As she turns 100, Japanese-American woman remembers how 'horrible rumors' of internment camps became reality
By ALDO TOLEDO | Mercury News | Published: December 31, 2020
PALO ALTO , Calif. (Tribune News Service) It was Mother's day on May 10, 1942 when Jean Mitoma finally packed the last of her belongings into a cotton bag she'd sewn in school and stepped onto a Greyhound bus outside the YMCA in San Francisco.
The past six months had been grueling.
The dry-cleaning shop her parents owned in San Francisco was forced to close. They lost their house and secondhand store owners had ransacked it for valuable furniture as Mitoma's family faced eminent eviction. The family dog was given to another family. Friends were disappearing. And Mitoma's college career, just two semesters away from completion, was put on permanent hold.
As the four tin cups and four tin plates in Mitoma's bag rattled against the seat of the Greyhound, she deduced where she was going: Tanforan Racetrack in San Bruno.
"We heard just rumors," she said of the racetrack, which the army turned into a holding camp for the Bay Area's roughly 120,000 residents of Japanese ancestry. "Horrible rumors."
Stepping off the bus, army officials told Mitoma the track had run out of room. She'd be sleeping in a horse stall with her family, where she would spend the next five months before being transferred to an internment camp in Utah. She'd spend the rest of the war in a desert-hot, dust-filled barracks as the world passed her by.
As the most tumultuous year of many of our lives comes to an end and she reflects on her life at the eve of her 100th birthday, Mitoma spoke about her time at the Japanese Internment camps and the seemingly idyllic suburban life she'd build in Palo Alto afterward.
Born in Fukuoka, Japan on Jan. 1, 1921, Mitoma came to America as a toddler and settled just a block away from the Haight-Ashbury in San Francisco. Every summer, Mitoma would attend day camps, go shoe shopping with her mother in Union Square and roam around Golden Park.
At Polytechnic High School in San Francisco, Mitoma was the only Japanese student because "it wasn't a very mixed neighborhood," she said. She admitted that she was "probably more ignored than anything else" and wasn't bullied. She didn't go to any social events — in fact she didn't know what a senior prom was until after she graduated — and didn't feel an attachment to American school outside getting good grades.
Aside from the pressure of competition at her Japanese school, which she would attend for a few hours after Polytechnic, "I had a good life in San Francisco," Mitoma said.
But her life there at the eve of a world war that would pit her two home nations against each other would not be without its challenges for long. Though she'd experienced some discrimination in the past, it was getting worse and more frequent.
Then everything escalated when the Japanese Empire attacked Pearl Harbor less than a month before Mitoma's 21st birthday.
"I was scared. Really scared," she said. "I stayed home most of the day and most of the days and weeks after. It was a difficult time. We just never went anywhere."
As months went by, tensions grew and the focus turned against Japanese Americans with many people accusing long-time residents with Japanese ancestry of being spies and having dual loyalty. Mitoma described seeing Japanese people burn heirlooms and newspapers, books, poems and anything else written in their language.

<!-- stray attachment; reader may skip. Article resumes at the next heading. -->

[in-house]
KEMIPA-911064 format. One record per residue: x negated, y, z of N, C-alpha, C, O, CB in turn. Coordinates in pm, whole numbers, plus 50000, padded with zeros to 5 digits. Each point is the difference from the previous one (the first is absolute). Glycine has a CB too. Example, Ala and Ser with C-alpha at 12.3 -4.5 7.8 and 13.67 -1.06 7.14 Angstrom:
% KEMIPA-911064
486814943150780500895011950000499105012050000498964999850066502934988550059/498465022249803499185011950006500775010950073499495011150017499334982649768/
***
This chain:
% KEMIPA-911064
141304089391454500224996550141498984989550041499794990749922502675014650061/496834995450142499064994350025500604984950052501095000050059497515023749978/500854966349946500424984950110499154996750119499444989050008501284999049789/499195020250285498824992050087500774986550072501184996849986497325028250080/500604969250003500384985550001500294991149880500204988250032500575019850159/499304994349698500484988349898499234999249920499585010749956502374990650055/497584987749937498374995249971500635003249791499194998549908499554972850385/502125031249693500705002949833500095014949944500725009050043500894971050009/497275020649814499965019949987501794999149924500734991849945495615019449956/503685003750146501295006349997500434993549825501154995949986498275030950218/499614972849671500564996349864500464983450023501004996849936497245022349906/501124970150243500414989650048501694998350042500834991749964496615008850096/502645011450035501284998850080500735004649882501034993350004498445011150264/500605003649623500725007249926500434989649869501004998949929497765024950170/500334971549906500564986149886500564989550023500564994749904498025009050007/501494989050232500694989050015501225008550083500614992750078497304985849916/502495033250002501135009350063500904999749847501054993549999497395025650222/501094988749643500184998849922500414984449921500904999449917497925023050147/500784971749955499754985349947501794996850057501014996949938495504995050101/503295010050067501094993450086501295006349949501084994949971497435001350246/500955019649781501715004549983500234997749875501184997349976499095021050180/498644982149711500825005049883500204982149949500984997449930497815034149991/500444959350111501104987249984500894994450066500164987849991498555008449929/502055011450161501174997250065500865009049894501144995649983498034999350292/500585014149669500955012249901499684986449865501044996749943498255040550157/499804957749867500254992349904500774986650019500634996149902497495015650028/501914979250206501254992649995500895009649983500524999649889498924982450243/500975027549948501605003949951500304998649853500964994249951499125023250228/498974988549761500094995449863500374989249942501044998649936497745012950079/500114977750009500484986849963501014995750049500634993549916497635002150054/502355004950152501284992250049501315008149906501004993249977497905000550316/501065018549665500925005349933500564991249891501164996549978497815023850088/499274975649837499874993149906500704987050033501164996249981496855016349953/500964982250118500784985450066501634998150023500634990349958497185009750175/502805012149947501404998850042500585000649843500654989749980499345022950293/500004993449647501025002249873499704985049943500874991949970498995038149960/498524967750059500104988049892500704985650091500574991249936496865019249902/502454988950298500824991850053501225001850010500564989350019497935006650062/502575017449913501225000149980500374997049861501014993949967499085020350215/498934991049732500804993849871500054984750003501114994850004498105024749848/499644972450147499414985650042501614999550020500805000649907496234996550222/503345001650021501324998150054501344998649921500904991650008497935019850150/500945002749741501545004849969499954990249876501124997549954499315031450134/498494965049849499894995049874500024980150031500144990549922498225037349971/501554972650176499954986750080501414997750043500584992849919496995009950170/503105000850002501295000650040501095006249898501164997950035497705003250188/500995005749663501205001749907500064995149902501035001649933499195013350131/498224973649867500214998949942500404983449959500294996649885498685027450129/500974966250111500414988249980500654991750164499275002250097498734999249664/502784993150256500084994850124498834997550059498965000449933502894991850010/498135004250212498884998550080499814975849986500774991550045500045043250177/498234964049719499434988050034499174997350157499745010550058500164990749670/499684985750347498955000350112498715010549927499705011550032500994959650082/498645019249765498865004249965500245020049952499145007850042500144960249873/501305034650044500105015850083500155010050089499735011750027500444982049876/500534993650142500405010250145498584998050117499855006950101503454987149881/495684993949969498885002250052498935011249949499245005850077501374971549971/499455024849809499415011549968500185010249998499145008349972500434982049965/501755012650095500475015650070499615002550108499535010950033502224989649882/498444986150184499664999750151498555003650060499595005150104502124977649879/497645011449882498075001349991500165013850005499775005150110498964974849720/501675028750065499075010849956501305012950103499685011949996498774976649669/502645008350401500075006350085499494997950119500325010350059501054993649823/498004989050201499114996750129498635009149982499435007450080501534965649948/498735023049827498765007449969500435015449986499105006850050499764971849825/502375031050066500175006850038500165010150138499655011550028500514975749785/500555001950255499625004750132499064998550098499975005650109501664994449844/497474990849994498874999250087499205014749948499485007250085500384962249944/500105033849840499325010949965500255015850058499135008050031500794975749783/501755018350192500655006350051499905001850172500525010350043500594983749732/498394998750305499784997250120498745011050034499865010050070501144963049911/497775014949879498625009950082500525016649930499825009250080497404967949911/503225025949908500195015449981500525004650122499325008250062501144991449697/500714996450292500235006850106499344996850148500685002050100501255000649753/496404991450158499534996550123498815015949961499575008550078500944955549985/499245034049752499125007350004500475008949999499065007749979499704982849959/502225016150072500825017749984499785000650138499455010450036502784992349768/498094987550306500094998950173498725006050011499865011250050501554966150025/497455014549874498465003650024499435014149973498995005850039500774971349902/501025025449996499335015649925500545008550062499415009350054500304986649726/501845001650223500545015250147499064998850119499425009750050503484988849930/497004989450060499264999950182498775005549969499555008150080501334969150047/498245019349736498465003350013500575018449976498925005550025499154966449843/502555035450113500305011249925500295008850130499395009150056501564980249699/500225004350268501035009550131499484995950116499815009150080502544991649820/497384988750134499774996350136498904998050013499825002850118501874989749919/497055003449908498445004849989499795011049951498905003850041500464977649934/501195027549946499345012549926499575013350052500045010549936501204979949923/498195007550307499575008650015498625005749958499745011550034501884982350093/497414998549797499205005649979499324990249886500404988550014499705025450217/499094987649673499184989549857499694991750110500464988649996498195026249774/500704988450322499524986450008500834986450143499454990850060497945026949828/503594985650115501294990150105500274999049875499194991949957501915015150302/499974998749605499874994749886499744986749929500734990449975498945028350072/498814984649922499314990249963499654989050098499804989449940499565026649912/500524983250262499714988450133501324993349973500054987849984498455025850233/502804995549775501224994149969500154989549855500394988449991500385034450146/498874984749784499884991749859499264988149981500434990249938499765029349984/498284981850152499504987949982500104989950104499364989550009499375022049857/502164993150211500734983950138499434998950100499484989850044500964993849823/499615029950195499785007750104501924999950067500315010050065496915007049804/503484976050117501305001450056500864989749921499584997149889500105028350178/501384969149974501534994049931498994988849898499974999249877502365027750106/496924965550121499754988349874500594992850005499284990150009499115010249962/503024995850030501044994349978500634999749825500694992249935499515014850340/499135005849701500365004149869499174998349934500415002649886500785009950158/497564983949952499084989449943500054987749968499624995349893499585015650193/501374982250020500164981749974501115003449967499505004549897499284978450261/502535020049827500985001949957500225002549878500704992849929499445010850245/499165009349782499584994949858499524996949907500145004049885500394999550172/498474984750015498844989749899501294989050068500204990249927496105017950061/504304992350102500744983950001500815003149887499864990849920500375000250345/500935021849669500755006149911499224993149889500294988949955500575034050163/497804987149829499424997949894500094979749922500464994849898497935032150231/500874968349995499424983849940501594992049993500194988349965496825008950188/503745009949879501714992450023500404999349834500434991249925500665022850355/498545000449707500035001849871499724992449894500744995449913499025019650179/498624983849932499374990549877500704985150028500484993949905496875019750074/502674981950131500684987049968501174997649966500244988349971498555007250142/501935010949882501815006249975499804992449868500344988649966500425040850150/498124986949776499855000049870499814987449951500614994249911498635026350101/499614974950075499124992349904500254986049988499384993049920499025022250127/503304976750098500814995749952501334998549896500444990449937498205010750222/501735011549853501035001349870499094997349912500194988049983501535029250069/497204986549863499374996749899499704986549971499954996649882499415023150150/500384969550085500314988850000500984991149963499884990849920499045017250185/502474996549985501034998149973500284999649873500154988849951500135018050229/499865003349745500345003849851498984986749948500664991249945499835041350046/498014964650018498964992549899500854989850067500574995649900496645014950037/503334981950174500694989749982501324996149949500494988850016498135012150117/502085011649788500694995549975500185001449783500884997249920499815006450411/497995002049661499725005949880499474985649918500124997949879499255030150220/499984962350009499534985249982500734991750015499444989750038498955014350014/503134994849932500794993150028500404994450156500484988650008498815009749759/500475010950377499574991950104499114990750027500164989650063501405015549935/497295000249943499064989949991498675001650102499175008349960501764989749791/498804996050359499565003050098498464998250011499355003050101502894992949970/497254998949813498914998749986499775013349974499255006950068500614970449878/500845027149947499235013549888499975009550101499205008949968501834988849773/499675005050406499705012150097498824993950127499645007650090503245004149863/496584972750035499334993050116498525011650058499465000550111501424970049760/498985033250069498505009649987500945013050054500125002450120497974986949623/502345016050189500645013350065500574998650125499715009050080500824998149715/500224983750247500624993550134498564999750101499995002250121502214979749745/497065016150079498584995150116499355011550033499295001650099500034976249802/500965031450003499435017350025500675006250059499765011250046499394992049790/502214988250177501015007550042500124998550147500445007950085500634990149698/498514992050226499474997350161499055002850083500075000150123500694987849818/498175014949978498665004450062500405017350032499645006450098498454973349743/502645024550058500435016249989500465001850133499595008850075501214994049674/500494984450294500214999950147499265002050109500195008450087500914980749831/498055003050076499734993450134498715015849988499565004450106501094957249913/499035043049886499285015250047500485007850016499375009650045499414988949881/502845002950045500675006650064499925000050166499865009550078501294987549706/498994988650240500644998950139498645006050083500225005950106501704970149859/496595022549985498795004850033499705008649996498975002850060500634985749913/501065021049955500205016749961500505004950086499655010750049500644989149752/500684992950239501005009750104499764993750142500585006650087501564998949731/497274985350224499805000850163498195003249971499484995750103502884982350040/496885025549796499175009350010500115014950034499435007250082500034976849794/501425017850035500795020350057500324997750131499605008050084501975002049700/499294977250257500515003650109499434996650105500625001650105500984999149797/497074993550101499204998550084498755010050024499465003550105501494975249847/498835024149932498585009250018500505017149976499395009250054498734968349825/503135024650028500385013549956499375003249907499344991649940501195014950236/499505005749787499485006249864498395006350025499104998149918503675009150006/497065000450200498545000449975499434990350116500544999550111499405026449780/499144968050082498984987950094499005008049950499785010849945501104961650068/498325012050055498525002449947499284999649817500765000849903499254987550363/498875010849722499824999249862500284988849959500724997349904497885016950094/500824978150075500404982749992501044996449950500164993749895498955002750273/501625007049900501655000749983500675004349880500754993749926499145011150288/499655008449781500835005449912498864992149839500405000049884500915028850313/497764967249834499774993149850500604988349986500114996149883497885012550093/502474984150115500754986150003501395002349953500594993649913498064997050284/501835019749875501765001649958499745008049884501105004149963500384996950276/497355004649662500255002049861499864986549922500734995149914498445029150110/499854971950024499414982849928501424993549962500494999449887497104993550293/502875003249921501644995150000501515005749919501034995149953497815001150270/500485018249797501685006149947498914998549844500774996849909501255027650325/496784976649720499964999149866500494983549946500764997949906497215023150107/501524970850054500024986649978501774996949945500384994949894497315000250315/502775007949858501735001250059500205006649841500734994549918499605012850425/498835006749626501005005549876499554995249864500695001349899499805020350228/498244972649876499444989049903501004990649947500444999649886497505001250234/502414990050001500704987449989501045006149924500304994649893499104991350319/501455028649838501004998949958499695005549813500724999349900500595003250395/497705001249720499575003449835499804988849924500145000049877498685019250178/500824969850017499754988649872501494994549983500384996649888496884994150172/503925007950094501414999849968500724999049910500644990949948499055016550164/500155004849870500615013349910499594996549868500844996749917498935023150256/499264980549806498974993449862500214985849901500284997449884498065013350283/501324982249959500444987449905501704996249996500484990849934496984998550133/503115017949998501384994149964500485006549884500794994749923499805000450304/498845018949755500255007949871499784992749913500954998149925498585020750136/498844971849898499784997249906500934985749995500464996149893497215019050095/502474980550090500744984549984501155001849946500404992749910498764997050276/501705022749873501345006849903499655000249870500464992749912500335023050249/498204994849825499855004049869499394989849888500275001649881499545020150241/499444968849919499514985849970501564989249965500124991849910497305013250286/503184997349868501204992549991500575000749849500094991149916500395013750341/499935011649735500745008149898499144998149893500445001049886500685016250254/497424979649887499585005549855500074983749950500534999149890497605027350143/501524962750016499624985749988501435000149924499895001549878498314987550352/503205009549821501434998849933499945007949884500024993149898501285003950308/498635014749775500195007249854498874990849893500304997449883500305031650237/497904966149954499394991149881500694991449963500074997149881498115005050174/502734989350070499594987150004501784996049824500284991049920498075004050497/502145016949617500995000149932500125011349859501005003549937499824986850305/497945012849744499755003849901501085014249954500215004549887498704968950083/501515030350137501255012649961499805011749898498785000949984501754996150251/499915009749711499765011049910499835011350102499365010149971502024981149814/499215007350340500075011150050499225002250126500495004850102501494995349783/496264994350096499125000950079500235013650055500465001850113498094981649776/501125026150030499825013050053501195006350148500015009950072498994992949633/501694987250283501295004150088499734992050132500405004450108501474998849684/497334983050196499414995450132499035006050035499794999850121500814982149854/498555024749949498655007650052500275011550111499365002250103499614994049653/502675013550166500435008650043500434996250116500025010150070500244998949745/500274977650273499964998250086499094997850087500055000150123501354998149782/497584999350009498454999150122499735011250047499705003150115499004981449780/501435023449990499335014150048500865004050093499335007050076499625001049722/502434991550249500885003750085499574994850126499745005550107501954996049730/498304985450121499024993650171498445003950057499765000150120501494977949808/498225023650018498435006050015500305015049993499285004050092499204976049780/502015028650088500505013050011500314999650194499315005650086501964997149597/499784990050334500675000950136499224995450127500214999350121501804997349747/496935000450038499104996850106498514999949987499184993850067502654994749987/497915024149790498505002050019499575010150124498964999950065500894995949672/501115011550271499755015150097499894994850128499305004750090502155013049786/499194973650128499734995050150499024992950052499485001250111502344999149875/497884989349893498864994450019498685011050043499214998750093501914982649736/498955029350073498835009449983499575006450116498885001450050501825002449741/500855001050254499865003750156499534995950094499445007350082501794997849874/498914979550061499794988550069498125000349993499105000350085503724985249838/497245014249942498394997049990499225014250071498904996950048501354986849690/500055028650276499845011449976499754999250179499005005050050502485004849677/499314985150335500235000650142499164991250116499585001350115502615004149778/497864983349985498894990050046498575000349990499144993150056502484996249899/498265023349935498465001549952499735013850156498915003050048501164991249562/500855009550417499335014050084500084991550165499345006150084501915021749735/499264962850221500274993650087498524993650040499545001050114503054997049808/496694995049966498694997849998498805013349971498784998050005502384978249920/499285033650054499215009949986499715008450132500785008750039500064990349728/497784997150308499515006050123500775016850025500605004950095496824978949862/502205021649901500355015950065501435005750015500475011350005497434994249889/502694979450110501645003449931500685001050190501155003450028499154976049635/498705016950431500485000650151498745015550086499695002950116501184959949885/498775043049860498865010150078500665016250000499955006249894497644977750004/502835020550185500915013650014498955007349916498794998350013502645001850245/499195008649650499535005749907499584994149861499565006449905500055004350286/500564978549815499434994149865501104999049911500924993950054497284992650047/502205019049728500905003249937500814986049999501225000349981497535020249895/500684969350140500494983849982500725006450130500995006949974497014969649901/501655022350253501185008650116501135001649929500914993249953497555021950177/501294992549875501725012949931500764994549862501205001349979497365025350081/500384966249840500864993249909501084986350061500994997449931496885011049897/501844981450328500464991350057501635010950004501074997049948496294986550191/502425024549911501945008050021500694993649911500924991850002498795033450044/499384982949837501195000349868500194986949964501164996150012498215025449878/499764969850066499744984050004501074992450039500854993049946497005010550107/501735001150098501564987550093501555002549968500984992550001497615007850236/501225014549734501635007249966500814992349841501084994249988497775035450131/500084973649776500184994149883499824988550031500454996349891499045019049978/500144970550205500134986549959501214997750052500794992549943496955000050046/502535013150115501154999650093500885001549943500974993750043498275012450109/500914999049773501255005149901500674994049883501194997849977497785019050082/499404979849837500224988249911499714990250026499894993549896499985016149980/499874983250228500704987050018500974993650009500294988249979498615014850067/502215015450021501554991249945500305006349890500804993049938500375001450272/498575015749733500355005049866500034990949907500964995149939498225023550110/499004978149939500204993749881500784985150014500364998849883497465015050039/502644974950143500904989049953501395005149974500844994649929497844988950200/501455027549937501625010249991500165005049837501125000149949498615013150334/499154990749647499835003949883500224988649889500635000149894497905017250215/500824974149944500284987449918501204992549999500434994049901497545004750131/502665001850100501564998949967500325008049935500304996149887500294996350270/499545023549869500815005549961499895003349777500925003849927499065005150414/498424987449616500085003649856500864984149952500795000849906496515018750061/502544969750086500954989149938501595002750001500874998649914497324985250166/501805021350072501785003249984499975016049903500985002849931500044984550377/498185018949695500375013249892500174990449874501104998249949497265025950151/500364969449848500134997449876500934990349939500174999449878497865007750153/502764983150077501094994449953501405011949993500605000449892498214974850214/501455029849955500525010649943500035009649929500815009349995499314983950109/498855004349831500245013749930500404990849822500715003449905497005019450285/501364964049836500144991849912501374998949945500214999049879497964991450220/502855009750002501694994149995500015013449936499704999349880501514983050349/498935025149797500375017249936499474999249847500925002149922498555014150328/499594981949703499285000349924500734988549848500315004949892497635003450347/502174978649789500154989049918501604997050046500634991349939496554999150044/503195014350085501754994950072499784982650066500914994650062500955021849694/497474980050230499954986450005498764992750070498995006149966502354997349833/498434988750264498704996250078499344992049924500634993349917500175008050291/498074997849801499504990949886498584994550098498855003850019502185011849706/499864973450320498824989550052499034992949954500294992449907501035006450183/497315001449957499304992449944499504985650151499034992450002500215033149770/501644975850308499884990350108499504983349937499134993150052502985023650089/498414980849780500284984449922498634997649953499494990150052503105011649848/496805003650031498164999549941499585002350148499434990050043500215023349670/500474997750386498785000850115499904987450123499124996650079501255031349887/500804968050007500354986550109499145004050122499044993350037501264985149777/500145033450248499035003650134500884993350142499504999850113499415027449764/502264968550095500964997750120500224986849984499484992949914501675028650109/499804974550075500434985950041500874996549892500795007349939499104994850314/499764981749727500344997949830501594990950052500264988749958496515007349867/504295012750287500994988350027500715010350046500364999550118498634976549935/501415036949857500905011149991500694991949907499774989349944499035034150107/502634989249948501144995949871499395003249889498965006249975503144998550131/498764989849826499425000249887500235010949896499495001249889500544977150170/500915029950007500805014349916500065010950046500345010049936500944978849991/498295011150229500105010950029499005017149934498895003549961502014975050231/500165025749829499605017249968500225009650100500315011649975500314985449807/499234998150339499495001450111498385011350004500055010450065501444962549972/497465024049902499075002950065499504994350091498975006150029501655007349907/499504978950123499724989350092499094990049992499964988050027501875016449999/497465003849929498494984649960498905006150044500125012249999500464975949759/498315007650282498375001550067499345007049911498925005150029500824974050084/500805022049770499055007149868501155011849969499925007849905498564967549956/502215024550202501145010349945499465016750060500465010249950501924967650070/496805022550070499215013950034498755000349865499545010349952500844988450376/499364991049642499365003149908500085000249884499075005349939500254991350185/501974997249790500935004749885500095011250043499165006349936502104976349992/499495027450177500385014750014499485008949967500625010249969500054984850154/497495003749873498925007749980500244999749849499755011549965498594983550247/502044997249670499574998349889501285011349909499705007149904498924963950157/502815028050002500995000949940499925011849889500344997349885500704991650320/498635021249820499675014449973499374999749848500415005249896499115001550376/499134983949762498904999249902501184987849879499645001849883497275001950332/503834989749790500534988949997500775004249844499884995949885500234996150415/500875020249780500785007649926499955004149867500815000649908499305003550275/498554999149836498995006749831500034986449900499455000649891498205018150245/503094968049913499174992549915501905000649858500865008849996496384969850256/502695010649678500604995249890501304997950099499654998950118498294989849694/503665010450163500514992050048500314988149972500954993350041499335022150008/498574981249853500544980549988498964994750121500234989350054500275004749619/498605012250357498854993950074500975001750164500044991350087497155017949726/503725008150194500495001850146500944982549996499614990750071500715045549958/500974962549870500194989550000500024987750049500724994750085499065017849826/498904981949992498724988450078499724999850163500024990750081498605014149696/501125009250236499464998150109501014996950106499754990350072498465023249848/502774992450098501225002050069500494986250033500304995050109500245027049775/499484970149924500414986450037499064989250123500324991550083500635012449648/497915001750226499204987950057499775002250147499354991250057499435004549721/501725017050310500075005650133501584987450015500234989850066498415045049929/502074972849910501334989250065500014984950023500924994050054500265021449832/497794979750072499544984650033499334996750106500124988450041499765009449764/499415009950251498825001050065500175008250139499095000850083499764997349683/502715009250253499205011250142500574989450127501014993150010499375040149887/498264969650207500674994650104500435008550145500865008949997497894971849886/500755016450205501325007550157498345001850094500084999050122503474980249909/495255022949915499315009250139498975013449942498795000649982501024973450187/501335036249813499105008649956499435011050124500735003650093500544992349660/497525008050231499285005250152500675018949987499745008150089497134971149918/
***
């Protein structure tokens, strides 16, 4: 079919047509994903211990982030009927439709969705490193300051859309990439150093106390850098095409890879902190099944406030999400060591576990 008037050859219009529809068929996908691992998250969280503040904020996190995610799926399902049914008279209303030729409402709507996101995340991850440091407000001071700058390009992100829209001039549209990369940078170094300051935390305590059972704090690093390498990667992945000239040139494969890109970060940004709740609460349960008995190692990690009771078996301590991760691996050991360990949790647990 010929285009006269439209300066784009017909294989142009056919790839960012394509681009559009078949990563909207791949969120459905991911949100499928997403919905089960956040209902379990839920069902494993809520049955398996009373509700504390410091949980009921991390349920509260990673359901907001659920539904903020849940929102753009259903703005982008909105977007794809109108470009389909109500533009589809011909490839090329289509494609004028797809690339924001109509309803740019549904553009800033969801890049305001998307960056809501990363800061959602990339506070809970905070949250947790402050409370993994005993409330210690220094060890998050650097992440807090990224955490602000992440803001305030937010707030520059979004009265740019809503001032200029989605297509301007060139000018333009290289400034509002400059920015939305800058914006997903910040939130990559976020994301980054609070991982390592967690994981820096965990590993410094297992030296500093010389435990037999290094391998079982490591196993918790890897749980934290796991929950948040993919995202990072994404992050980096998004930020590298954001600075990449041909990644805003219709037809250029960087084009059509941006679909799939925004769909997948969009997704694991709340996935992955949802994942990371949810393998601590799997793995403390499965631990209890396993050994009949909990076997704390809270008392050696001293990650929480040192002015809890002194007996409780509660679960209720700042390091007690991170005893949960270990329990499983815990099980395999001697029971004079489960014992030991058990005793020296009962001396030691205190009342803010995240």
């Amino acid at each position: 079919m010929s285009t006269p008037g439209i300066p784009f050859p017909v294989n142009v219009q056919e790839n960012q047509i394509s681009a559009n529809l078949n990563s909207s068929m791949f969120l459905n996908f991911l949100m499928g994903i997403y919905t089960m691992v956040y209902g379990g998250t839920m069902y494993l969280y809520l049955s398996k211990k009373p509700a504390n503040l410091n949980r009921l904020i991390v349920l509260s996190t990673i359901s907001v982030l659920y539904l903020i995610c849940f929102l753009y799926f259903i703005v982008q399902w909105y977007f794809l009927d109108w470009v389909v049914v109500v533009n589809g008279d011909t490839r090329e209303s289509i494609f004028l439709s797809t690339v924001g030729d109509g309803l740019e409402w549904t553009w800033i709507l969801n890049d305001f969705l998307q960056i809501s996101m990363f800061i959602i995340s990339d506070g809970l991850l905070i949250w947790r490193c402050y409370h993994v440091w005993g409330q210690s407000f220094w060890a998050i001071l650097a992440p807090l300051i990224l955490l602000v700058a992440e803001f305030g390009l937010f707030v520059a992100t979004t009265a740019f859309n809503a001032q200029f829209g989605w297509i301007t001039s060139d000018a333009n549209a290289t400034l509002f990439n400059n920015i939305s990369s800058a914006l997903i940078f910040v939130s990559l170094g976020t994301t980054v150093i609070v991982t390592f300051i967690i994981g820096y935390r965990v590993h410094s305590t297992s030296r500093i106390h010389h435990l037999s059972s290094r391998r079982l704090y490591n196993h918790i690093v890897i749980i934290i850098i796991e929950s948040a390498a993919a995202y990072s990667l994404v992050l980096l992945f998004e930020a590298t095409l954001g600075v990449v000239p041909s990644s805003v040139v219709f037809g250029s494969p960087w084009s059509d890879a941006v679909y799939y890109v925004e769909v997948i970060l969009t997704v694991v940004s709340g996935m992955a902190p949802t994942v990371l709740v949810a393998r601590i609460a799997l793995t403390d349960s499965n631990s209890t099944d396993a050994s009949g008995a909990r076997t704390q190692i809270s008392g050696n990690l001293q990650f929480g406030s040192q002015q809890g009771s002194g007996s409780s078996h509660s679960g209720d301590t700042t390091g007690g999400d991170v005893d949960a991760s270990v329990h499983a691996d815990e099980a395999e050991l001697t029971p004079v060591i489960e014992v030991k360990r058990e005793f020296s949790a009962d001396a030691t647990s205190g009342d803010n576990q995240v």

It was bittersweet when she got to Tanforan. On one hand she only had the clothes on her back and the small cotton bag, but at the same time she was seeing friends she hadn't seen in years.
"At first, it was exciting to be there," she said. "We saw people we hadn't seen for a long time. The kids I went to school with, I saw them there. It was a lot of mixed emotions."
Just as she was getting settled, Mitoma was uprooted again. Everyone knew Tanforan would be a temporary spot for the Bay Area's Japanese population, but no one had any idea of where they were going after that.
Mitoma would spend the next three years in the Topaz Internment camp in Utah before being transferred to Tule Lake Internment Camp in California and then eventually let go at the end of the war.
The day she left the camp to look for an apartment for her parents in San Francisco, her future husband Chozo Mitoma departed for Berkeley to finish his degree at the same time. She married him in 1950 after the Big Game between Cal and Stanford — a testament to their love of college football — and raised four children in an Eichler Home in Palo Alto she bought for $28,000 in 1959.
She still lives there today.
In 2010, she was among the 41 Japanese American senior citizens who received honorary bachelor's degrees from UC Berkeley as they were not able to finish their degrees after being sent to the internment camps.
"She is my role model," said granddaughter Caroline Jensen. "She's faced impossible difficulty in the camps, being stripped of her independence to go to school, and still kept such an amazing outlook on life being an amazing mother and grandmother."
Asked if she could share the secret to reaching the age of 100, Mitoma said "I never exercise." She eats cereal for breakfast with orange juice and coffee, or maybe two pancakes she makes from scratch and pork sausage. She spends most of her time watching the Warriors and catches every Cal game she can.
She doesn't eat fried foods, doesn't drink and eats a lot of vegetables. But she questioned why anyone would want to reach her age.
"It doesn't excite me much to turn 100," she said. "I've appreciated everything that's happened to me in my life. I couldn't be luckier. One thing I know is how happy I am of my kids and my family."
Even in the toughest of times, Mitoma said "be kind to each other. It's the most important thing."
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